>> are simultaneously in the job queue.)  
  
> How is this different than "jobName"???  
  
My point exactly.  (See comments on jobName)   
  
TH> It is important for those protocols that support multiple   
TH> documents per job: DPA, LPD, PostScript and PCL, to name a few  
TH> that more than one document name be permitted for a job when  
TH> that job has more than one document.  
TH> In the Aug spec from the July Portland agreements we have:  
TH> 9. Job name (assigned by job owner)  
TH> 10. Document name(s) (or file-names)  
  
  
>> 13. jobDeviceName: (String, max TBD)  This object specifies the   
>> administratively defined name of the target device.  
  
> I would strongly suggest that the value for this object be the same as  
> the new "administrative name" object in the Printer MIB, iff the  
target  
> device is Printer MIB-compliant, etc.  
  
Although I did not explicitly state, this is my intention.  
  
TH> Already agreed to in Portland and in the August spec as:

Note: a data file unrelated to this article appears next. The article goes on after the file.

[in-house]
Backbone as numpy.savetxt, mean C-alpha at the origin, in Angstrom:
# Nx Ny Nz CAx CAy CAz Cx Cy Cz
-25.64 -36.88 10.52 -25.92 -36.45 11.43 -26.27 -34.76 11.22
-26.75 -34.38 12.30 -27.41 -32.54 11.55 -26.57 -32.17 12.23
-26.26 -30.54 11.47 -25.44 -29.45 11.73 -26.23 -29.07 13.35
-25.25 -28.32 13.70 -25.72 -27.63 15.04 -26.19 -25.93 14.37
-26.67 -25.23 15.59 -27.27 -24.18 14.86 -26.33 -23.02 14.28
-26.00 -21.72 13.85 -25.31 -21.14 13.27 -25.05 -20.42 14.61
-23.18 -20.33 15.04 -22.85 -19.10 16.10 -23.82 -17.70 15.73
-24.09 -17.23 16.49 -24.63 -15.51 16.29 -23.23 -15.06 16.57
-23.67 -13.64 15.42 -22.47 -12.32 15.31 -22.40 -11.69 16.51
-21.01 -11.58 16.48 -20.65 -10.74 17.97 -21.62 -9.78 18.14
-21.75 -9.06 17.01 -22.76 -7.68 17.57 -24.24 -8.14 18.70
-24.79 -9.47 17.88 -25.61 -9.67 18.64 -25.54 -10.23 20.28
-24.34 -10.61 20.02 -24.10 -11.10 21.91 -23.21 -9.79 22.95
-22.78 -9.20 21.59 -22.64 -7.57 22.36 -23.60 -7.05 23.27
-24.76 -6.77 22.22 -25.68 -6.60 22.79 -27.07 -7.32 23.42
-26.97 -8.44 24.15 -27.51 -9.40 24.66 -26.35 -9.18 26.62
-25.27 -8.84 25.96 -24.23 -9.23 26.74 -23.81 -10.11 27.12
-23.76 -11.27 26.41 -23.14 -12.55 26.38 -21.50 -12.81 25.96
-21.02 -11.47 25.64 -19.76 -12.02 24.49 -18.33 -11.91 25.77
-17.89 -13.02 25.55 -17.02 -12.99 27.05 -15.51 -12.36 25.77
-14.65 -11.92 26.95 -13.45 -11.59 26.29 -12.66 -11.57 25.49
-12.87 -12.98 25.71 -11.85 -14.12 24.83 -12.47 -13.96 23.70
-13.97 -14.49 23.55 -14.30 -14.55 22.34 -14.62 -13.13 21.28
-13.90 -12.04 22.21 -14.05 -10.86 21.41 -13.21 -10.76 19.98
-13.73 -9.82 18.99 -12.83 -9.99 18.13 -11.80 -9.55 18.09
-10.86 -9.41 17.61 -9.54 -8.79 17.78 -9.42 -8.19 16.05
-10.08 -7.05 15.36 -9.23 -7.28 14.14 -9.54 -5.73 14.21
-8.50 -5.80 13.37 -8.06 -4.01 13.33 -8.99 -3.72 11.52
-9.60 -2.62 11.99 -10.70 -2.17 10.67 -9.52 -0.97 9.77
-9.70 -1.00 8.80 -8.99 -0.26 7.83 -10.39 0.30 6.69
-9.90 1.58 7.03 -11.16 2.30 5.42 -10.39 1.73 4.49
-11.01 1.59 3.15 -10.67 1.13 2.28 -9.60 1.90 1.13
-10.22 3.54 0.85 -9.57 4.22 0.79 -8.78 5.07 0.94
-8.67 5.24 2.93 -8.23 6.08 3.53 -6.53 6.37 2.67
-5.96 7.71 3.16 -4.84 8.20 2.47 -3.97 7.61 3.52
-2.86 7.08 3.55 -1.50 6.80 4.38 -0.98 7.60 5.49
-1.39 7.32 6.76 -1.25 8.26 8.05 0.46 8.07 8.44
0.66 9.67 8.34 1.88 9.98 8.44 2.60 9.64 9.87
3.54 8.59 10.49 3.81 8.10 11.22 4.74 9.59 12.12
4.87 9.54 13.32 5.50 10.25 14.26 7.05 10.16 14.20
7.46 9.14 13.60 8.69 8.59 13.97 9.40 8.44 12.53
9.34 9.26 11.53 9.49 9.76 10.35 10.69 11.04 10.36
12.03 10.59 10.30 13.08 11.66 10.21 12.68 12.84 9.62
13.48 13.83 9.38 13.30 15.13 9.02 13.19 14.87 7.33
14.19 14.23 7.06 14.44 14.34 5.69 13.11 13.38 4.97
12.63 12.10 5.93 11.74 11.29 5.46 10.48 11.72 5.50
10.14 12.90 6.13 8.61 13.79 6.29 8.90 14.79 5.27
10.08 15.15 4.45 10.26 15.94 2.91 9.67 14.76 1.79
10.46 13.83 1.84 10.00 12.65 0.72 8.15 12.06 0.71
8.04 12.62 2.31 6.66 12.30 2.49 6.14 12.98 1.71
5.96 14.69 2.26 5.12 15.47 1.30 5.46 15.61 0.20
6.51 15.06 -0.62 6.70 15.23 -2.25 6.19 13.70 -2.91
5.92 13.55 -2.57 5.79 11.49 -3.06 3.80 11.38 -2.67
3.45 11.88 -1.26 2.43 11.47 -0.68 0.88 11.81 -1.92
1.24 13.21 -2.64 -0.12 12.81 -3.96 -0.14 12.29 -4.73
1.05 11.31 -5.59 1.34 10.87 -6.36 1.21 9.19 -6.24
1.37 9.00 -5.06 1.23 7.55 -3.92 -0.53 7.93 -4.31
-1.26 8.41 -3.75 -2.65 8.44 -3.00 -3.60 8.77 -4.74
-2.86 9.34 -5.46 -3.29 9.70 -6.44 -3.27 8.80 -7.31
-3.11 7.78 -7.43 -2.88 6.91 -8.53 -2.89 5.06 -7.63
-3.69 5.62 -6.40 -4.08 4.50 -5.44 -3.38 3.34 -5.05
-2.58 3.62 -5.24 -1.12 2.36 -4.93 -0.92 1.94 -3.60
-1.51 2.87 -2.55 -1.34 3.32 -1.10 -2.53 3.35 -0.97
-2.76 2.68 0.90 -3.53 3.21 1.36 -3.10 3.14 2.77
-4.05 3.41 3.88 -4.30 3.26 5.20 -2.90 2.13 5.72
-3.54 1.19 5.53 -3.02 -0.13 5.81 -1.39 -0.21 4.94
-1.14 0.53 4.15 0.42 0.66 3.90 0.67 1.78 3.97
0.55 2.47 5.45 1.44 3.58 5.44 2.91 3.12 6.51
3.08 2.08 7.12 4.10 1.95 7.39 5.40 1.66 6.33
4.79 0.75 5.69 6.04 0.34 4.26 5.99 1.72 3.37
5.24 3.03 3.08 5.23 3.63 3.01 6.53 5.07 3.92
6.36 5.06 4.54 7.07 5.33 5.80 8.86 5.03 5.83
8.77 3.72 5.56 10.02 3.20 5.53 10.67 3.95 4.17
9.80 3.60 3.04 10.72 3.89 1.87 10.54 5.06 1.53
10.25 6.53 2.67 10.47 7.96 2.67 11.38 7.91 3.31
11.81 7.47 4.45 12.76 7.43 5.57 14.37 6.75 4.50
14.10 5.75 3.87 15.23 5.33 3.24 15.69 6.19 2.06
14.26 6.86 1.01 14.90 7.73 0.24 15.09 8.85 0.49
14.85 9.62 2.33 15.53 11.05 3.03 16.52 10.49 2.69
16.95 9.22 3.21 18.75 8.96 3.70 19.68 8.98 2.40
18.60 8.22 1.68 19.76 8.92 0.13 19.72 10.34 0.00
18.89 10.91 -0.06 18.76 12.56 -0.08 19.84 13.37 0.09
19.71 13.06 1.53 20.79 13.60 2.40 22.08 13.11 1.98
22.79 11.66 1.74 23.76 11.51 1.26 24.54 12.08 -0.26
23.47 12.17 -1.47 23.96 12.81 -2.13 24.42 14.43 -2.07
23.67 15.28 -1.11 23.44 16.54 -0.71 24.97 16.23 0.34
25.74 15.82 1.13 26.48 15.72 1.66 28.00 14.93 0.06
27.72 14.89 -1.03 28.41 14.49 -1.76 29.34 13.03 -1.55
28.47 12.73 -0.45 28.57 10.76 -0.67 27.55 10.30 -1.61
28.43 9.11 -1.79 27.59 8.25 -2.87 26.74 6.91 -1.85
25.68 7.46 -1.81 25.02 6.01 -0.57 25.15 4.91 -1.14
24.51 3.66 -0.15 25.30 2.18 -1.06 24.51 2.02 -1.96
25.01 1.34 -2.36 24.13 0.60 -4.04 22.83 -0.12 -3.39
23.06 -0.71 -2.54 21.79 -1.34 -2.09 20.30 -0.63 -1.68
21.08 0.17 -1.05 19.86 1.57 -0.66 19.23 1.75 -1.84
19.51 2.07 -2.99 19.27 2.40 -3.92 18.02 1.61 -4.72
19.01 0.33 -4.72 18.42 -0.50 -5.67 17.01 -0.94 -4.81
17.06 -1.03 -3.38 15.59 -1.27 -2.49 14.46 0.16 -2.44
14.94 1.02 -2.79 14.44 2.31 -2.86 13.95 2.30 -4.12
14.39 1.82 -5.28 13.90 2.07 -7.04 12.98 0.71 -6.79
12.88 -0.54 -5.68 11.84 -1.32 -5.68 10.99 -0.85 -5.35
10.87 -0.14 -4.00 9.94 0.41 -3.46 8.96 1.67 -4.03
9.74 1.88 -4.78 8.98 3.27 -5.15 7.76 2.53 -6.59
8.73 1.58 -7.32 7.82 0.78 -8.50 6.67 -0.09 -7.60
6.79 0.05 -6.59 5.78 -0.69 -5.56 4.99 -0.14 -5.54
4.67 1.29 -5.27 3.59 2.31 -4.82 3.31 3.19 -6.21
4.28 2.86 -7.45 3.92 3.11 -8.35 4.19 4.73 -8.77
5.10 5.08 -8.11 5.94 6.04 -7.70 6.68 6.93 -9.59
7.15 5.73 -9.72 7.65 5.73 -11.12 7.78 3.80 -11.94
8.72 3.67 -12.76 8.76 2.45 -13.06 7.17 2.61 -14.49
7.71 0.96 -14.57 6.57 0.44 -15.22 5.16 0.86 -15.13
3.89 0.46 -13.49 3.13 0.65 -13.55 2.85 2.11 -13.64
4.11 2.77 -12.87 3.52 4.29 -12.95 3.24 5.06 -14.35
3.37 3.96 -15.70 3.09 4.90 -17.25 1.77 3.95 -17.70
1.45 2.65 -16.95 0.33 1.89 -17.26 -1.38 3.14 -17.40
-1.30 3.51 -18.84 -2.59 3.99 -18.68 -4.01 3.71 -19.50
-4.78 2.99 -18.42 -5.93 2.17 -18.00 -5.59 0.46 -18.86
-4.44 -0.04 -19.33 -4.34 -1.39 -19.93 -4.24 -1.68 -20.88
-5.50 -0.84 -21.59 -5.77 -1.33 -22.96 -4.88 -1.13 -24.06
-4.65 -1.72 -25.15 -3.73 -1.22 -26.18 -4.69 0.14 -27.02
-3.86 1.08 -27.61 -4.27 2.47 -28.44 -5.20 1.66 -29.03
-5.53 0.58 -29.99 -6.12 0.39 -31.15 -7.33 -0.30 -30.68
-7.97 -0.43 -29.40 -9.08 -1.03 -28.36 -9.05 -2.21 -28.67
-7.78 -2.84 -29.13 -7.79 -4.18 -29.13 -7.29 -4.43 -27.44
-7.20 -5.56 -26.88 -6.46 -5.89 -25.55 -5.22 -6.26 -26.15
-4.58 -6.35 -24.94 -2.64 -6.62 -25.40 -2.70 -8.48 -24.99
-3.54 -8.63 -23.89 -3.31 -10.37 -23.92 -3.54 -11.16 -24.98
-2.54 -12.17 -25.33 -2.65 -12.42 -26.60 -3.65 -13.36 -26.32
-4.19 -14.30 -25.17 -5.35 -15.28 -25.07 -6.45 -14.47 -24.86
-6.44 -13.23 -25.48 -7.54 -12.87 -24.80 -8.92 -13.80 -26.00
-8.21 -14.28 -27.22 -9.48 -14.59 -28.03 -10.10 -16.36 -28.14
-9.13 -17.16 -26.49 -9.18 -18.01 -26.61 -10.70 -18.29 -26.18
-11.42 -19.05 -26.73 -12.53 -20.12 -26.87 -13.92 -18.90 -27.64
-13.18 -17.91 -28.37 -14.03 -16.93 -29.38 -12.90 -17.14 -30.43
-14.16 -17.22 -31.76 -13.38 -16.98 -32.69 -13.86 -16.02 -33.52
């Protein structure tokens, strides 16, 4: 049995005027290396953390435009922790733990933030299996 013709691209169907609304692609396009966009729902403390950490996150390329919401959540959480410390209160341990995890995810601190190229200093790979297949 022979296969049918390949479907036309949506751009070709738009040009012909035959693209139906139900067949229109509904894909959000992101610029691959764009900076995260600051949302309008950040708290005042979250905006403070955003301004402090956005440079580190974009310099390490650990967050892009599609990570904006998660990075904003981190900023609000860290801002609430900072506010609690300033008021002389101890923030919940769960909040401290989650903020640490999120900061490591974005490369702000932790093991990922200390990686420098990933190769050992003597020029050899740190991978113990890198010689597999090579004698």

TH>  Corresponds to the new object being added to the Printer MIB:   
TH>  prtGeneralDeviceName  
  
  
>> JOB PARAMETERS:  
>>   
>>   *** THE VALUE OF THESE PARAMETERS HAS BEEN QUESTIONED, ***  
>>   *** SINCE THIS IS NOT A JOB SUBMISSION PROTOCOL ***  
>>   *** PROPOSE THAT ONLY THE ITEMS THAT INDICATE STATUS OR ***  
>>   *** PROVIDE ACCOUNTING INFORMATION BE RETAINED !!! ***  
  
> You're right, Ron.  Drawing the line between "monitoring" and  
"submission"  
> can be quite difficult.  Perhaps these objects can be deferred to the  
very  
> end of the project; that way if a project gets started for a standard  
> network printing protocol, these two efforts can be combined to create  
> commonly defined objects, etc.  
  
Good point!!!  
  
TH> I disagree. We keep forgetting that either end-users or the  
TH> operator may want to see what key job submission parameters are  
TH> on the job, so that they can check what is going to happen.  
TH> Especially, if the operator is involved in scheduling or